November 2, 2010
Simon lived alone in a development comprised of brown bungalows arranged around a lozenge of lawn. The houses were brick, their lines softened by shrubbery that broke up the regimented architecture and gave the place the feel of a small campus. Neighborly without the nuisance of neighborhood, it was a pleasant abode for Simon, whose online properties allowed him a quiet existence of library visits and long buffet lunches at the Indian restaurant.
A new couple had just moved into the cottage on the far side of the lawn. Simon had not met either of them, although he often crossed the lawn and turned at the corner of their house on his way to the bus stop. Usually, he had noticed, the woman left first in the morning smartly dressed, carrying a soft leather briefcase; the husband left some while later in casual but not slovenly attire, often wearing a corduroy jacket or an unbuttoned, academical cardigan.
Simon went to the front door one morning to fetch the milk. Stooping, he glimpsed the woman as she departed; he smiled and dangled the rack of milk bottles in the air, a fresh-dairy salutation.
Less than an hour later, he was out the door himself, on his way to the library downtown. He had crossed the lawn and was rounding the corner when a voice soared from the new couple’s house — an overtone-rich baritone forged of some ancient metal, it drove its velvet edge through Simon’s personal space. He stood pinned to the corner of the lawn, mouth agape, as the sound poured forth in rank purity from the house in no language Simon could recognize. After some moment or age it ceased; Simon gasped for breath, and stole past the house like a thief in the daylight.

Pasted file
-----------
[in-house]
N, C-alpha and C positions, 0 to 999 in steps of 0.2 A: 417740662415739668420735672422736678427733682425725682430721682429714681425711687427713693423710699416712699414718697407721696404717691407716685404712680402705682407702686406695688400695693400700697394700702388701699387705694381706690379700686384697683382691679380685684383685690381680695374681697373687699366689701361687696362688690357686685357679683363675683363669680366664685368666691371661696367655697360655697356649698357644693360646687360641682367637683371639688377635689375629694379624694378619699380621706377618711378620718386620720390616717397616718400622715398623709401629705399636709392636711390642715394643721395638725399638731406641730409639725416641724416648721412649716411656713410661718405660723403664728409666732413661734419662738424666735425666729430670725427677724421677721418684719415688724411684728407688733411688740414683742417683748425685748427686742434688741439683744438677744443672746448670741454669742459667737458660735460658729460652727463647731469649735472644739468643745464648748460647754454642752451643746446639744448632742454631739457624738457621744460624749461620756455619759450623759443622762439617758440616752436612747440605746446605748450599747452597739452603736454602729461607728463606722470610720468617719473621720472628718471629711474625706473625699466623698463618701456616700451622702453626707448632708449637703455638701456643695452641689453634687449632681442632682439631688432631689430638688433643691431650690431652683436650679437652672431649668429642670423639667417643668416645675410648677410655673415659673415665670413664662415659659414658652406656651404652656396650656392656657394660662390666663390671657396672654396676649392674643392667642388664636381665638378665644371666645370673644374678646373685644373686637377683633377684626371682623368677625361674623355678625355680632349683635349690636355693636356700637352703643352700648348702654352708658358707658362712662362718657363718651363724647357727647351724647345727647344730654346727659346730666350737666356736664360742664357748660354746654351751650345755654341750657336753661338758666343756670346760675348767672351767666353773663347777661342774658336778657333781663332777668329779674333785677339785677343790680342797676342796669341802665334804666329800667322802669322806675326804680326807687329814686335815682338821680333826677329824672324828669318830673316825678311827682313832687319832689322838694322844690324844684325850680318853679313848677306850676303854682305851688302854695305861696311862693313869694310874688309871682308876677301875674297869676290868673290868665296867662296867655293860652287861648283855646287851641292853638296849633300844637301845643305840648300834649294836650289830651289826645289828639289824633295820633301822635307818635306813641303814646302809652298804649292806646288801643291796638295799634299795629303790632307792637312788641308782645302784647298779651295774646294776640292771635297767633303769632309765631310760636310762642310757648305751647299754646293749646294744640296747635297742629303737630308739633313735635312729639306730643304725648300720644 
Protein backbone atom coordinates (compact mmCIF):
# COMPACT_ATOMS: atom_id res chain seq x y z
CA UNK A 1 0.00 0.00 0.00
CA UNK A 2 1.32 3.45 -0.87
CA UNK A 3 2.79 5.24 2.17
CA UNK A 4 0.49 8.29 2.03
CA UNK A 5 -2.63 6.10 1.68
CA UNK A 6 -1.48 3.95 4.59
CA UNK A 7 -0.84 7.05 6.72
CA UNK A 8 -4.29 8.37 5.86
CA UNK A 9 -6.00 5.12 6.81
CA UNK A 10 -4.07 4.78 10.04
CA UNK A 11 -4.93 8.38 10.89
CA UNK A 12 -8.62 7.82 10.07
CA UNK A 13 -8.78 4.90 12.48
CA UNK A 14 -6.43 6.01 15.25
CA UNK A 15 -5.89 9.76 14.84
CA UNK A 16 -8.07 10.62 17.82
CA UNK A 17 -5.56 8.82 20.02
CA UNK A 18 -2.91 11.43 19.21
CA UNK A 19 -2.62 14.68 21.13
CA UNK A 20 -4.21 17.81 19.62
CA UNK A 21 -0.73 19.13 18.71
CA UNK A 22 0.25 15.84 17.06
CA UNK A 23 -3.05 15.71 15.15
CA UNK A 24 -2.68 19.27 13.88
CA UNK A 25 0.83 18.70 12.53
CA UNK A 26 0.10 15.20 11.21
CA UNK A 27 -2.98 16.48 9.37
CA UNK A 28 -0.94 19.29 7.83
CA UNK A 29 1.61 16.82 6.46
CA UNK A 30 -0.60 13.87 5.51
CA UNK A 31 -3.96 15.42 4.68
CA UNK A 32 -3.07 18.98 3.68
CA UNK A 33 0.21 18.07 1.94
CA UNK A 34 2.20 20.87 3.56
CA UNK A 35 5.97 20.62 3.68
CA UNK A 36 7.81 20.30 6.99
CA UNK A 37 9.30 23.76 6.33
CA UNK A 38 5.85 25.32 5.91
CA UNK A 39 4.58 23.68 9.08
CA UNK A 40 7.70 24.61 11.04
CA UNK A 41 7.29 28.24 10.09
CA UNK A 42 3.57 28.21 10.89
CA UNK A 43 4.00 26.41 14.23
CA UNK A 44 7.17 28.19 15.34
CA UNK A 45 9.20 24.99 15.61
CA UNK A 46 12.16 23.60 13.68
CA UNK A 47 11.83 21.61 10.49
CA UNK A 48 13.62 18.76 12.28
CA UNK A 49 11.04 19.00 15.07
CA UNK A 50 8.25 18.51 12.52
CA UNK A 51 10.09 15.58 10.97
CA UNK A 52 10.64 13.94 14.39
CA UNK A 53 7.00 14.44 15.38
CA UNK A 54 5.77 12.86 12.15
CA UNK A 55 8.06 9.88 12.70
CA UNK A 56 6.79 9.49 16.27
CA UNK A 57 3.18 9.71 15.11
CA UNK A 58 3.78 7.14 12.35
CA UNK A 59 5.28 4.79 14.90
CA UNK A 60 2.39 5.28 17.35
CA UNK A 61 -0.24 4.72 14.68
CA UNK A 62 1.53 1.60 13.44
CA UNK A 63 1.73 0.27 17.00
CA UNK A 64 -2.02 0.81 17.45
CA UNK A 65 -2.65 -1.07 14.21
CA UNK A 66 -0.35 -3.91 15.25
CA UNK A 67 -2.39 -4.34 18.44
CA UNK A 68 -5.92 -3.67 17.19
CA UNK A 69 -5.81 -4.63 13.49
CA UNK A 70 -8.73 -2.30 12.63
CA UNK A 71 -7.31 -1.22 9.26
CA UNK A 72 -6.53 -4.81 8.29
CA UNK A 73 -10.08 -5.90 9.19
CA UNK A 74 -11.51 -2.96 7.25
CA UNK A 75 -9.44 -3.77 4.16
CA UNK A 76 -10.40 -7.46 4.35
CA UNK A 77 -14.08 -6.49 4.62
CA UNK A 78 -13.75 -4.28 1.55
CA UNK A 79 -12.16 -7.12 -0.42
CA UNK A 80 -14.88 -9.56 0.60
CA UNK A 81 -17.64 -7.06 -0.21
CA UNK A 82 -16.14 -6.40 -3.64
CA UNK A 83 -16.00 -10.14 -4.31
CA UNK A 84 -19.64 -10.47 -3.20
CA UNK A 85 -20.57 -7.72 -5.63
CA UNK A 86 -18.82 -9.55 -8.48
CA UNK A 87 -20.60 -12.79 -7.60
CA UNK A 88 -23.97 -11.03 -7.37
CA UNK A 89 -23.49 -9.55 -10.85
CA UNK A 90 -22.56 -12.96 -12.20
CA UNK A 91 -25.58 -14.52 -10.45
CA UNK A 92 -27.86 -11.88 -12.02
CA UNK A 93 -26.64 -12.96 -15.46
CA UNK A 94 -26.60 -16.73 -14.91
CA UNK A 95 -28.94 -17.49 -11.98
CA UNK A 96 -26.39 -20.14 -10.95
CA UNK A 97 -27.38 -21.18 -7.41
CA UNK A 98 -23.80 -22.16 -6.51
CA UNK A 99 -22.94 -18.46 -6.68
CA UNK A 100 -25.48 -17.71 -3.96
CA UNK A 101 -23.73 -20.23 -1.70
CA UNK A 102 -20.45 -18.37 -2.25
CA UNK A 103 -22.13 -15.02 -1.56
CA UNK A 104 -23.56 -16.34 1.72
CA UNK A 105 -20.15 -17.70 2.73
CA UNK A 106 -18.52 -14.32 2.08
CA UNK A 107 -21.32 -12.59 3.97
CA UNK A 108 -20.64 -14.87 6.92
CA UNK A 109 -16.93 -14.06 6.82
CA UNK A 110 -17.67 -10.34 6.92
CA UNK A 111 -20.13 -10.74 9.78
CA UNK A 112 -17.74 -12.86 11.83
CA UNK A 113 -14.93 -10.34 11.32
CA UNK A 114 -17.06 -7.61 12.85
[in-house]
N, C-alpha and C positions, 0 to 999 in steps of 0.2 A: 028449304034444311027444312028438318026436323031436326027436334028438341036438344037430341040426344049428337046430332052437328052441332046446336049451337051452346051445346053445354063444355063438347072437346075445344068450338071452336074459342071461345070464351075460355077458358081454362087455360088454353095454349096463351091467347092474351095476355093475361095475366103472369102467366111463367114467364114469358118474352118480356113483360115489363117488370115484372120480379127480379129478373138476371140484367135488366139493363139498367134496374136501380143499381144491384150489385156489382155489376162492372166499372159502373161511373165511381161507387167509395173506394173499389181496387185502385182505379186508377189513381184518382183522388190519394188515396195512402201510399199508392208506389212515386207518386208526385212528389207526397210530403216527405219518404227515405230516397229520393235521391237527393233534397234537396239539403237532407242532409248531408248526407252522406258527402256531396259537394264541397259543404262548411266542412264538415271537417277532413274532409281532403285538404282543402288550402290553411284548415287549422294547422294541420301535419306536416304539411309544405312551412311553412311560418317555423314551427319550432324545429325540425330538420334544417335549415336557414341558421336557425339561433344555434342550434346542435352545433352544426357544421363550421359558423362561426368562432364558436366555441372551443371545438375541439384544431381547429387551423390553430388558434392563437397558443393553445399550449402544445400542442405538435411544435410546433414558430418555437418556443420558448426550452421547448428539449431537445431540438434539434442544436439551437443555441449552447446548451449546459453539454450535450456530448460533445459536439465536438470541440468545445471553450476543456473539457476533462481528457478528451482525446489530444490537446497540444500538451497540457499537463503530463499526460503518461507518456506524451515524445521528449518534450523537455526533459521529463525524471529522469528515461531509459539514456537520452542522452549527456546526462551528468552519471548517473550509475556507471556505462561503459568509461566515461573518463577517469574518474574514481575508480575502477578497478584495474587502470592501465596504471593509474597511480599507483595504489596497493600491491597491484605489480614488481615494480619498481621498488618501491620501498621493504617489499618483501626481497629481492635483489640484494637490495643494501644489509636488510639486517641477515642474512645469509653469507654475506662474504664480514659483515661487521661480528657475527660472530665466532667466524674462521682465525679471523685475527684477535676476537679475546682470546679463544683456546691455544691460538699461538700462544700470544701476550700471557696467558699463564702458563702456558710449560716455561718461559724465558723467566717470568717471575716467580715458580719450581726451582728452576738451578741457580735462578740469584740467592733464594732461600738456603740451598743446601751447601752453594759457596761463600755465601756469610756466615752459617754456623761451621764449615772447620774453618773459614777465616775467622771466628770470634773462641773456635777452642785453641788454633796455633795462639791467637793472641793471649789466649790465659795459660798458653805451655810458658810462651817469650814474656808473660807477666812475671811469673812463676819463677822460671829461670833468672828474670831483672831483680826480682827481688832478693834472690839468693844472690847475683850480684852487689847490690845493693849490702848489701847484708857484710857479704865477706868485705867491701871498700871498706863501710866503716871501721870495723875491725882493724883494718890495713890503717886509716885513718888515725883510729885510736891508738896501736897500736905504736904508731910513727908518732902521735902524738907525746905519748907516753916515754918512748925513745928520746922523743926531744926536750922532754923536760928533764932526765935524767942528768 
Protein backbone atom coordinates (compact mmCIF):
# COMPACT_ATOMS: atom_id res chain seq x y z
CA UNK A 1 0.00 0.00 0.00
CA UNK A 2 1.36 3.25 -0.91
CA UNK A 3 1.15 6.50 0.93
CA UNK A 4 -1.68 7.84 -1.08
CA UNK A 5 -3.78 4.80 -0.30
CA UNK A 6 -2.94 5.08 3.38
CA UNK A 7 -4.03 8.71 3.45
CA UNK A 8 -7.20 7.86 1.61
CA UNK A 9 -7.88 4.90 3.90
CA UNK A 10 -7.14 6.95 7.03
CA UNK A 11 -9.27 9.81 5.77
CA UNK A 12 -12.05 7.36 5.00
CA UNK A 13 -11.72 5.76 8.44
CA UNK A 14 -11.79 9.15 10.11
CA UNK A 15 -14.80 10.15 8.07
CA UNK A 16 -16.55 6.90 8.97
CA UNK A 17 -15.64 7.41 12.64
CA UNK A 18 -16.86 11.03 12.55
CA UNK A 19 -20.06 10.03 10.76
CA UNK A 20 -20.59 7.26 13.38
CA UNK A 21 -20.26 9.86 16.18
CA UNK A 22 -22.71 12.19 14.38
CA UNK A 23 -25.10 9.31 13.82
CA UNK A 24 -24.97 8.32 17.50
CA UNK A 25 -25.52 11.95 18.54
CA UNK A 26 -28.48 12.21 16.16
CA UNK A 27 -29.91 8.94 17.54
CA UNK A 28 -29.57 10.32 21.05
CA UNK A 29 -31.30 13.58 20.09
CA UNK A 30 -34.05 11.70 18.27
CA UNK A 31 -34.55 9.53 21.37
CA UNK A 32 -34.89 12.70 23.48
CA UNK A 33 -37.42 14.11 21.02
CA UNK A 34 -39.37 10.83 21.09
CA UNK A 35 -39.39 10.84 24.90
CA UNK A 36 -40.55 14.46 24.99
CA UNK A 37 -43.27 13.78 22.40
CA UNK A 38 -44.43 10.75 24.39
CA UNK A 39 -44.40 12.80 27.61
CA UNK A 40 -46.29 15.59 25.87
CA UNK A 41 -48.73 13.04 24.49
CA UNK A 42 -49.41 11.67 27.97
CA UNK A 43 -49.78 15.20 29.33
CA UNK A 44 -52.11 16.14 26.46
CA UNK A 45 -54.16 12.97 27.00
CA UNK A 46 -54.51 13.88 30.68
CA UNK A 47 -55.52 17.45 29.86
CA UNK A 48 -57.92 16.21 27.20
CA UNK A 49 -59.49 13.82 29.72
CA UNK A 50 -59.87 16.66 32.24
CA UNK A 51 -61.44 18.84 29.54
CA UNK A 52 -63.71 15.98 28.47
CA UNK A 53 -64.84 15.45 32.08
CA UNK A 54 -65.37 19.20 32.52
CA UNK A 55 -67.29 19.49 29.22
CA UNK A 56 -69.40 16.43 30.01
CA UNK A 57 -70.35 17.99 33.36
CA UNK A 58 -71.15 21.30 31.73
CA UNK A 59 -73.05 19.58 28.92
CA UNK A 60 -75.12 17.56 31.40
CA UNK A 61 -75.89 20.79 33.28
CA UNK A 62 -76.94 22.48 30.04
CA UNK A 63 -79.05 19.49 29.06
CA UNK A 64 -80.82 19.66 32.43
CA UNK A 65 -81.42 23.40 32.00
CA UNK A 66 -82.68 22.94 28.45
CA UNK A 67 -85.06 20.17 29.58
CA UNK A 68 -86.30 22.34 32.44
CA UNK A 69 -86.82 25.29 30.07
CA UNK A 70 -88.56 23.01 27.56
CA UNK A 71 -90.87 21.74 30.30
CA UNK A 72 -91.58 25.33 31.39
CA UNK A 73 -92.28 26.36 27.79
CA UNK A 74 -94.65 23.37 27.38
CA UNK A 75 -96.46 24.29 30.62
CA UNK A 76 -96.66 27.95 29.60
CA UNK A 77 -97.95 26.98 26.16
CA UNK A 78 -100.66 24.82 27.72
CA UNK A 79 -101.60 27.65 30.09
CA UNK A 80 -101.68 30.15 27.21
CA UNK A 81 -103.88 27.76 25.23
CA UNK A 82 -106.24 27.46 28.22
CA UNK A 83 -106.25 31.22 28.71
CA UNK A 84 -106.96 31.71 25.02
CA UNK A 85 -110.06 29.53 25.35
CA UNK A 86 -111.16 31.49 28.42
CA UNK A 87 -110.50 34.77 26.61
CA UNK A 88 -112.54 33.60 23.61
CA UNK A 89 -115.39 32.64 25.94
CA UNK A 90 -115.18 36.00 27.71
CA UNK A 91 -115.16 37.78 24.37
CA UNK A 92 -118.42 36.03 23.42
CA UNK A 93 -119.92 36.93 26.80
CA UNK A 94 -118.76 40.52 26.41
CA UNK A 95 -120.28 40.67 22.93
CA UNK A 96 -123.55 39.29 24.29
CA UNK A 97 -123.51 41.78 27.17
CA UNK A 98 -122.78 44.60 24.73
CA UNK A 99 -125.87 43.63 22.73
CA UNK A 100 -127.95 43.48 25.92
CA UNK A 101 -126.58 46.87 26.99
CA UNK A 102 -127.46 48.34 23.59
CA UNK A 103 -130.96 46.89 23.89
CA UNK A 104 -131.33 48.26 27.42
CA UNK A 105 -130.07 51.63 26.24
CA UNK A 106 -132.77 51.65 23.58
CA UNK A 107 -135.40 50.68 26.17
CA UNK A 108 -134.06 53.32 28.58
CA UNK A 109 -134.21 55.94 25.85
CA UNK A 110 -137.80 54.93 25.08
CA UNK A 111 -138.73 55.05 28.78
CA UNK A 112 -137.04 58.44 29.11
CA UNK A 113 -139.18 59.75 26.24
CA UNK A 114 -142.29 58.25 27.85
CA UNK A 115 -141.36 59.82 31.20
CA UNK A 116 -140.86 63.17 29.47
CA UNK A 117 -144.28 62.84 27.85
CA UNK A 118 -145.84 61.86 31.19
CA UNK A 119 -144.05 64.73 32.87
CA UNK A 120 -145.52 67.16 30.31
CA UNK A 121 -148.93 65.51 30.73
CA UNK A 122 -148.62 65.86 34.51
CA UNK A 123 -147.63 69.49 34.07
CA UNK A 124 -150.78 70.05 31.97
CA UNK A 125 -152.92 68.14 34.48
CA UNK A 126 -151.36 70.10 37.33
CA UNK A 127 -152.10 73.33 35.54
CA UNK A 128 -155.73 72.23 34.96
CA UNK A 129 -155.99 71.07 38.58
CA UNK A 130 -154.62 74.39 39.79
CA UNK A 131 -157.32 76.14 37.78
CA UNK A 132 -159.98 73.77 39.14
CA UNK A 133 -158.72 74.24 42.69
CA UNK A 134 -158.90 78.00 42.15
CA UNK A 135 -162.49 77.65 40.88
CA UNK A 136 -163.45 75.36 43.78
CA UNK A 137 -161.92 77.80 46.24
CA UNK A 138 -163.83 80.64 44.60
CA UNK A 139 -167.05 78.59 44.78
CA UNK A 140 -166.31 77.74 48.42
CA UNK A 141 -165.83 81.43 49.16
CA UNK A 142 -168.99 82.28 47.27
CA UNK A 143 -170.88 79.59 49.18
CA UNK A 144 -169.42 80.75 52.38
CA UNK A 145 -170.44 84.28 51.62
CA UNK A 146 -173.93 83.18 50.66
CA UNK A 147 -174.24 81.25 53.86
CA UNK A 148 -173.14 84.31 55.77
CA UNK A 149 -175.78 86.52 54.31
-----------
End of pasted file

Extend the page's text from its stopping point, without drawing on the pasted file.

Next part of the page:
At a lawn party a few weeks later, Simon screwed up his courage. He could not face the man with the auroral voice, not yet. But while he was filling his plate with potato salad, the wife came to the table for a drink. They exchanged pleasantries, and then Simon said, “your husband has a beautiful singing voice.”
Her face clouded a bit as she shifted into quizzical mode. “What do you mean?” she asked.
“I hear him singing in the morning sometimes,” Simon said. “It’s absolutely splendid. Does he sing professionally?
The woman hid her mouth behind fanning fingers. “Oh, not my Dale,” she exclaimed. “He has a ridiculous voice! Why, he’s the most unmusical person I know. He’s a statistician…”
“That doesn’t mean he can’t sing, though!” Simon protested, suddenly protective of statisticians.
“Well, no,” she replied. “Yes, I mean, sometimes he sings in the shower. But it makes you want to cover your ears.” And she pursed her lips in a half smile, exhaled a chuckle through her nose, and shook her head into an intractable corner of “no.”
But day after day, Simon heard the music of neighbor Dale’s voice floating over the dandelions. Simon had considered the possibility that the music was recorded. But the overtones were too rich; the grain of the voice seemed to waken the windows and set the bricks of the little house to trembling.
One morning when Dale was in full throat, Simon forced himself to steal out into the voice-riven day. There had been an early rain, and the lingeringly-vaporous air made halos in the street. Dale’s voice seemed to beatify everything; even sneaking to the window to steal a peek inside felt to Simon like a kind of prayer.
What he saw, standing there with waves of sound snapping around him like drapery in the wind, froze him to the marrows: a great bat, man-sized and glossy and white as a spider, hung from the ceiling lamp. Its plush fur stood out from the body; its wings were finely-veined and taut. Its eyes, situated close to the feral funnels of the ears, were shut tight. And its mouth, ringed with a trap of teeth, was open in a rictus of song.